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Carnival: You can’t bring bottled water on our ships

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Carnival-Dream
NEW YORK — Carnival is banning customers from bringing bottled water onto its ships. But the cruise line says the problem is booze, not H20.

The company says that the new policy is designed to halt travelers from trying to smuggle alcohol on board, which they said has led to problems.

“Bottled beverages are the most common means by which guests attempt to smuggle alcohol on board,” said Carnival’s statement. “When behavioral issues occur on board and are ultimately investigated, smuggled alcohol often appears to be a factor.”

The change should also speed up the boarding process, according to the company.

But the cruise ship industry has been struck by outbreaks of illness that cause vomiting and diarrhea. The Centers for Disease Control has reported nine such outbreaks of norovirus on board cruise ships in the first five months of 2014 alone, although the last instance reported on a Carnival Cruise Line ship was in 2012.

Cruise ships also stop in some destinations where drinking water can be suspect, and some customer prefer to bring bottled drinking water with them when going ashore.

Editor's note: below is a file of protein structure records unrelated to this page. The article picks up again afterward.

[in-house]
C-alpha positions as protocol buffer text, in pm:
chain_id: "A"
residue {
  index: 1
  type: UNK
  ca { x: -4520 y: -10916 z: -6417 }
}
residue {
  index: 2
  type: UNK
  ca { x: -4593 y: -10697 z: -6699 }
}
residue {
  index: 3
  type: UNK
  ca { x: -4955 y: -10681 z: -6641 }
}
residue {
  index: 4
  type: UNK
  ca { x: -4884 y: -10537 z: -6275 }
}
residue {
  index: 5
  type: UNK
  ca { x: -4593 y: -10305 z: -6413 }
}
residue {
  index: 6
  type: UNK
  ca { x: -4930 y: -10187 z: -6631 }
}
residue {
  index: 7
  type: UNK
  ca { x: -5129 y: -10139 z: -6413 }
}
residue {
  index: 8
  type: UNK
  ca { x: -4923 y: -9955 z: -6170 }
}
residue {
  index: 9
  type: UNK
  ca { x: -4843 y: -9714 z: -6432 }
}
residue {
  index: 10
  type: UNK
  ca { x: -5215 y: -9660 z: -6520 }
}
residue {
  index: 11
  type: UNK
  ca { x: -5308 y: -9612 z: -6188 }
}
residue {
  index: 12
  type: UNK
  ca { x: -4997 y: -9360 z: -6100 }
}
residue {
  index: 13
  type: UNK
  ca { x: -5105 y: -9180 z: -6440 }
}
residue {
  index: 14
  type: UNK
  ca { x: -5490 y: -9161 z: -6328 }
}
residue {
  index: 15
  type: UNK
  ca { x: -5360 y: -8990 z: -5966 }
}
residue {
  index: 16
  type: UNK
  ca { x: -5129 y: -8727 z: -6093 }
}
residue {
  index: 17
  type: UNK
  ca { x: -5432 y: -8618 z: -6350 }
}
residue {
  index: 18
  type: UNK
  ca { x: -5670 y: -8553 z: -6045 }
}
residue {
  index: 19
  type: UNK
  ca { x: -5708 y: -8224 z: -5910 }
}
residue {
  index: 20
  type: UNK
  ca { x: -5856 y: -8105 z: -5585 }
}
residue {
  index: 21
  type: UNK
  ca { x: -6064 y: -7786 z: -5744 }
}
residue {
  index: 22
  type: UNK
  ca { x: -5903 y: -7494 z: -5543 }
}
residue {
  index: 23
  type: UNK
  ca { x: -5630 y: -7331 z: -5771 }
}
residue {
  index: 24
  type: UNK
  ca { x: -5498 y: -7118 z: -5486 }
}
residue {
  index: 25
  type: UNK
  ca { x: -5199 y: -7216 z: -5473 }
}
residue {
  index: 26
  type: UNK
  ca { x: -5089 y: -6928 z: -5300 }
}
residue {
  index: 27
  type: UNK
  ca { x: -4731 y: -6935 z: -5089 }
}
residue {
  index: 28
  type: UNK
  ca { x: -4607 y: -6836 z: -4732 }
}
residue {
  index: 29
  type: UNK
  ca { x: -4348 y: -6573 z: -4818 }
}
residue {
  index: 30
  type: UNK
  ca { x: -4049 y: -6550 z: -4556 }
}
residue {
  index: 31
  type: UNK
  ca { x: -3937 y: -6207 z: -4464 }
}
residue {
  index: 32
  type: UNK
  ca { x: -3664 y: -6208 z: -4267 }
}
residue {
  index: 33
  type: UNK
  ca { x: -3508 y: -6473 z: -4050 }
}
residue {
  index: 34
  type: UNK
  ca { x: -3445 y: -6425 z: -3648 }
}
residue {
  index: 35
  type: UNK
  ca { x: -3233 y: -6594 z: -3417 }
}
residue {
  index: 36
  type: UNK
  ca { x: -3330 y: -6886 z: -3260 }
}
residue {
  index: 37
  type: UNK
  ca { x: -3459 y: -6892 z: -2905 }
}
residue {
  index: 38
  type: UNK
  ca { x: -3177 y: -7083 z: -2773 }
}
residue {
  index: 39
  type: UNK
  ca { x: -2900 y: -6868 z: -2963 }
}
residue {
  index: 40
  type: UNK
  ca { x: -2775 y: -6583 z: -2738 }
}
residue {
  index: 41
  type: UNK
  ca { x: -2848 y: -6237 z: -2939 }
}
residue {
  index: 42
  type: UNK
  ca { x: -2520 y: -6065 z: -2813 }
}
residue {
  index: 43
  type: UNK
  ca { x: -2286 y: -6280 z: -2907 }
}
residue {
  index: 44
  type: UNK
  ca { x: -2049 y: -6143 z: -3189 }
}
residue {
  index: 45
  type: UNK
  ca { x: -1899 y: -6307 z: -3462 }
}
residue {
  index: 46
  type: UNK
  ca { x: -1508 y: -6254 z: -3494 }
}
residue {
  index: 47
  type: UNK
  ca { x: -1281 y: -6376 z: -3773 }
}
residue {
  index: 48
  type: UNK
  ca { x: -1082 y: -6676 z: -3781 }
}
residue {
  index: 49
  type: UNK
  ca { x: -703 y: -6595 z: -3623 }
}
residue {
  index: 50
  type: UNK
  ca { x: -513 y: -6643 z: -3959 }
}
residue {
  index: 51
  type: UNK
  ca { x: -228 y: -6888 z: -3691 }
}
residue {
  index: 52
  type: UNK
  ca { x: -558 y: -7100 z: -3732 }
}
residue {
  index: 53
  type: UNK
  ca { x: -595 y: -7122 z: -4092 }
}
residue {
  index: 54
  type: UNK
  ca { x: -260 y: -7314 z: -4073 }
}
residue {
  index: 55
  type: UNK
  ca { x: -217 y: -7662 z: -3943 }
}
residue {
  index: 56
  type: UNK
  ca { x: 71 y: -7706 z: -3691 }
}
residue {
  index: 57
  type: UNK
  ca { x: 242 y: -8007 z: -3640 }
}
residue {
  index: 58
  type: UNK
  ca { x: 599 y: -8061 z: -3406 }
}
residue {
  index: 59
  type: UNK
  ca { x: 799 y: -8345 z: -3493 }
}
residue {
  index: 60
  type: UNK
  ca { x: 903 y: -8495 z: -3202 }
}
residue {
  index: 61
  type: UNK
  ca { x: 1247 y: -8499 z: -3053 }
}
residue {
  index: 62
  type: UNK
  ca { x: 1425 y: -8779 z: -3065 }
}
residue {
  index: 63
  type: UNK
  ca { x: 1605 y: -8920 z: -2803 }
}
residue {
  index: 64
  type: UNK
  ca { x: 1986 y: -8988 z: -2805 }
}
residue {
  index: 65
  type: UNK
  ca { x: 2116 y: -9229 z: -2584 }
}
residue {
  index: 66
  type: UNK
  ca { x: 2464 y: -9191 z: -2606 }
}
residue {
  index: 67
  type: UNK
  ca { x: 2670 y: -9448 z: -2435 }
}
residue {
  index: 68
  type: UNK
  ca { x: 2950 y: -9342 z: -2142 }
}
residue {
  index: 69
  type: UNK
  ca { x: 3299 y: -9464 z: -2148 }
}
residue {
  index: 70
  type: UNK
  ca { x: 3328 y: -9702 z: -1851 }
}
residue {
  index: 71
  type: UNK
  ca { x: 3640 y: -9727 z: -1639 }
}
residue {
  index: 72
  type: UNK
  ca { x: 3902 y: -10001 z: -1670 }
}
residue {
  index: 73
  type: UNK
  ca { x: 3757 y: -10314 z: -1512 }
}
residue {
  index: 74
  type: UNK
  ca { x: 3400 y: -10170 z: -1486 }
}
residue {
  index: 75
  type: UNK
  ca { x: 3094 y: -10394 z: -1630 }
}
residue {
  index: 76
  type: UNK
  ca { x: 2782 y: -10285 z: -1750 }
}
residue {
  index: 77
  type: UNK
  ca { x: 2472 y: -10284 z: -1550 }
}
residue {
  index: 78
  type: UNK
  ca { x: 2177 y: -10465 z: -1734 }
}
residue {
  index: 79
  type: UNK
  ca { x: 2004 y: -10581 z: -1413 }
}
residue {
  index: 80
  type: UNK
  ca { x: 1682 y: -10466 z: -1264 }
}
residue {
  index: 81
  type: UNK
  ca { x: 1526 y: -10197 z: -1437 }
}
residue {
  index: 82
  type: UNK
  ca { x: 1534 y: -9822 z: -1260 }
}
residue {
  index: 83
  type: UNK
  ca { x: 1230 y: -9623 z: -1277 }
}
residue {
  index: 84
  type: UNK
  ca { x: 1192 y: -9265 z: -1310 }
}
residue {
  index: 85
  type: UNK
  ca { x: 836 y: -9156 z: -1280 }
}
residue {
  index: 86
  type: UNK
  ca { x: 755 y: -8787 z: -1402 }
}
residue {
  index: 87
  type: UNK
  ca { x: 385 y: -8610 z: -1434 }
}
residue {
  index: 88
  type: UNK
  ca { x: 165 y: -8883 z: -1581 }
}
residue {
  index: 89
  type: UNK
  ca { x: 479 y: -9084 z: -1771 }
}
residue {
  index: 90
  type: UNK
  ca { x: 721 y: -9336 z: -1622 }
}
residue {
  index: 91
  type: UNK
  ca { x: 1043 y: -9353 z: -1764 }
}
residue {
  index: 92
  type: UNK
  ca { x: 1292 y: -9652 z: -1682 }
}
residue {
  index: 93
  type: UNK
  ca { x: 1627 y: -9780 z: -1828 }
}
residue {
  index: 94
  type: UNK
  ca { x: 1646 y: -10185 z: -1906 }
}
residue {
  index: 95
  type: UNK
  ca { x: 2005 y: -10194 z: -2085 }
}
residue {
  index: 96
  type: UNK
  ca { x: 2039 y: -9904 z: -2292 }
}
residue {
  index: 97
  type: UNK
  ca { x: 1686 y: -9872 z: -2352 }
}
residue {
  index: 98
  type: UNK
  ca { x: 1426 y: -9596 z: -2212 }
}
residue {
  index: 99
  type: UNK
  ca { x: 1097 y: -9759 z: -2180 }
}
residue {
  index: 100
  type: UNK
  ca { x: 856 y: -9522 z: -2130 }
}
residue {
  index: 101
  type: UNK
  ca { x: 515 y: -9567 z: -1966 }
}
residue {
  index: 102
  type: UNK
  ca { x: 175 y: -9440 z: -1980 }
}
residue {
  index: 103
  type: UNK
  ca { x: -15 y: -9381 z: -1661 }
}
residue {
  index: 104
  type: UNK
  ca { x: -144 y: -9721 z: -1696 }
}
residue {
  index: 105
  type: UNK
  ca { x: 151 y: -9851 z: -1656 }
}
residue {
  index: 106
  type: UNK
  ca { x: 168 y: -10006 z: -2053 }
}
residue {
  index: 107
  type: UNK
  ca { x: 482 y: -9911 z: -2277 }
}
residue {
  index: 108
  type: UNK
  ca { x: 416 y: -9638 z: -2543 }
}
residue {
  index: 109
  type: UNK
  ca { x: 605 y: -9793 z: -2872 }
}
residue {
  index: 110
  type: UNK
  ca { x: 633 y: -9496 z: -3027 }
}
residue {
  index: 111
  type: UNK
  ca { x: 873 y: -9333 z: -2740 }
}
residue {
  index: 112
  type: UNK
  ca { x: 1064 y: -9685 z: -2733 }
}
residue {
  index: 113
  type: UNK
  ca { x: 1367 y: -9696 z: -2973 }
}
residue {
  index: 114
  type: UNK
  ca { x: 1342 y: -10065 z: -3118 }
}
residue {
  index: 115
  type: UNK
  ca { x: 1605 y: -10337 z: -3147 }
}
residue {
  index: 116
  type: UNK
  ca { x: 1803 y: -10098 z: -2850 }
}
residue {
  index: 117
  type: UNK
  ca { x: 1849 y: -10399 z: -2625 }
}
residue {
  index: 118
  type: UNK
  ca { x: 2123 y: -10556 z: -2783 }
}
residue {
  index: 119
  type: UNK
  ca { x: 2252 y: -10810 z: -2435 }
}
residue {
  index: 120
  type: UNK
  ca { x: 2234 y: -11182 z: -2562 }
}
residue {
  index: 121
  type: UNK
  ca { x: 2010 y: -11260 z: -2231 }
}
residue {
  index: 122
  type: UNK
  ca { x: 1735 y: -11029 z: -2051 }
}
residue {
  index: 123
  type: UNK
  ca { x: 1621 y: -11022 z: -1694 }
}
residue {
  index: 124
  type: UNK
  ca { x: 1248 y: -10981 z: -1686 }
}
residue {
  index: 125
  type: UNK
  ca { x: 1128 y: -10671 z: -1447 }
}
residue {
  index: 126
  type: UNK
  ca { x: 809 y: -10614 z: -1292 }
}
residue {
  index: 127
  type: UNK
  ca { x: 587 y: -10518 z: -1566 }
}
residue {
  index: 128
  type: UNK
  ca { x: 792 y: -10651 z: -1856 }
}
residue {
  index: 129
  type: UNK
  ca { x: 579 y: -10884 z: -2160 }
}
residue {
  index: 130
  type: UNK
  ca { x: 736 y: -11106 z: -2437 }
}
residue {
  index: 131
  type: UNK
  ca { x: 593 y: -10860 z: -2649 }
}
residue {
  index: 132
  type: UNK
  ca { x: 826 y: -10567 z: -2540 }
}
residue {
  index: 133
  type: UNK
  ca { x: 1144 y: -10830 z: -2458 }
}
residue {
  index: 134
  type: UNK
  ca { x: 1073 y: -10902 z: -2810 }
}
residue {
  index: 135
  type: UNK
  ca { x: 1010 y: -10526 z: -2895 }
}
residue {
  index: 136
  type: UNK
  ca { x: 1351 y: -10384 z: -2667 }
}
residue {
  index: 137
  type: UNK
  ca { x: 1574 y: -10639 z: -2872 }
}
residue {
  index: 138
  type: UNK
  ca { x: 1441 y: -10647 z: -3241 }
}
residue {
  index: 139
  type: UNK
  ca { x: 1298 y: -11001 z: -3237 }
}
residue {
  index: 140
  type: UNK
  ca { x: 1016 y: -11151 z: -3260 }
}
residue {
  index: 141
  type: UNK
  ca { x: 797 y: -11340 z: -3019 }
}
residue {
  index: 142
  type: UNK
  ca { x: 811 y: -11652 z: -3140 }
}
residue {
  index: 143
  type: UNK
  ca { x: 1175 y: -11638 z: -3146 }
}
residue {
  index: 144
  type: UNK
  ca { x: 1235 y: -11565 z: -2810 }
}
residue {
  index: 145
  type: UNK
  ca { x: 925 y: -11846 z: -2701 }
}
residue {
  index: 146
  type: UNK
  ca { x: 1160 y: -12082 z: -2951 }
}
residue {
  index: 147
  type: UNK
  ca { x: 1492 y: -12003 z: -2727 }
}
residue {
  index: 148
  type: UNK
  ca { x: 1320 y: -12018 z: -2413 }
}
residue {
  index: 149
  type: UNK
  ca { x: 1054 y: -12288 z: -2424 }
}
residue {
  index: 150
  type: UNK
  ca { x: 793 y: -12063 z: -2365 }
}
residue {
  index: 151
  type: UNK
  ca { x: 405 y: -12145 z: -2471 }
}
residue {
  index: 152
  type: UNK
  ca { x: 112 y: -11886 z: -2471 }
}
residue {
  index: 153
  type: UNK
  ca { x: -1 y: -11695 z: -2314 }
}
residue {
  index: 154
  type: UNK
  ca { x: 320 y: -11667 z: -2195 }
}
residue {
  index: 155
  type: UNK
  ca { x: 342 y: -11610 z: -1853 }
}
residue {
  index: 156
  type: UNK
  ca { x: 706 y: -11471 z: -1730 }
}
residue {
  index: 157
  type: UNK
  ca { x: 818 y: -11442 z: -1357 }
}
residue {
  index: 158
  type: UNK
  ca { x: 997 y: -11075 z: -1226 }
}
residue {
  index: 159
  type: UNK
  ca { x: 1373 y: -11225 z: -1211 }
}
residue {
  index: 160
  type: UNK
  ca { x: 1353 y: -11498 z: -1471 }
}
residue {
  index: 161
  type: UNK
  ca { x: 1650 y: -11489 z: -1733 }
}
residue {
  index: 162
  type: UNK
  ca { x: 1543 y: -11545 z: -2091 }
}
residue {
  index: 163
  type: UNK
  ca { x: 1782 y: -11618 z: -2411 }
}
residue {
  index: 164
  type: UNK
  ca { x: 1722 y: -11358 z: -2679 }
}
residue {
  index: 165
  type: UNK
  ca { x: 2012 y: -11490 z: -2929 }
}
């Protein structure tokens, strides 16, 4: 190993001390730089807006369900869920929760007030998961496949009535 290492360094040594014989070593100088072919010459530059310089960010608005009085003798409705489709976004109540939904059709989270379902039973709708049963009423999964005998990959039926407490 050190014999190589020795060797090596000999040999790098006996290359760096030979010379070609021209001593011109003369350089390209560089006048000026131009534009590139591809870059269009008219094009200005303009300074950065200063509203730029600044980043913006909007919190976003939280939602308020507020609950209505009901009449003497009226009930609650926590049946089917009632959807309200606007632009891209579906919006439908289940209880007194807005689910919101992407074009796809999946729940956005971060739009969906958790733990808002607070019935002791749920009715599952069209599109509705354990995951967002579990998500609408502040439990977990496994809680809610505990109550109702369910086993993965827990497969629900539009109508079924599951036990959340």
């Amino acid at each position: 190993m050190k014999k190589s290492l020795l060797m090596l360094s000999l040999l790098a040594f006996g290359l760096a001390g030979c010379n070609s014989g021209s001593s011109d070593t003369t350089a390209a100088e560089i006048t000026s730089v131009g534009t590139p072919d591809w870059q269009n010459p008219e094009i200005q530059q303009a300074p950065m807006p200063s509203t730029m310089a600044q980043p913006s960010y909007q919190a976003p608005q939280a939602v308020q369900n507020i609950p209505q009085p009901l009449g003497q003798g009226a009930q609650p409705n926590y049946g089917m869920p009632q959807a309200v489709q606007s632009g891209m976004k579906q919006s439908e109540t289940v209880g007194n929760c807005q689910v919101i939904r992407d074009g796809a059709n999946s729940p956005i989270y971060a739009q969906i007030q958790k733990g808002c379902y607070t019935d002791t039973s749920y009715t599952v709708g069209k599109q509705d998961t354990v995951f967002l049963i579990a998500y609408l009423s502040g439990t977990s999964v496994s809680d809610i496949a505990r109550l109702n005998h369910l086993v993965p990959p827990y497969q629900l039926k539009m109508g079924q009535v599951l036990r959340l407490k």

Carnival says because of the change of policy it is lowering the price of bottled water that customers can purchase to $2.99 for a 12-pack of half-liter bottles if they are purchased ahead of the cruise, and $4.99 for the same 12-pack if it is purchased onboard.

The new policy takes effect on July 9. The policy change applies to only Carnival Cruise Line, not other lines owned by parent company Carnival Corp., such as Holland America, Princess Cruises or Cunard. A Carnival spokesman says each line sets its own policies.

Customers could previously check cases of bottled water through with their luggage, but the company says it will now ban any bottles of non-alcoholic drinks. It will allow customers to bring board a maximum of 12 sealed cans or cartons of other non-alcoholic beverages such as soda, juice or milk.

The company has previously banned alcoholic beverages with the exception of a single bottle of wine or champagne per adult passenger.

By Chris Isidore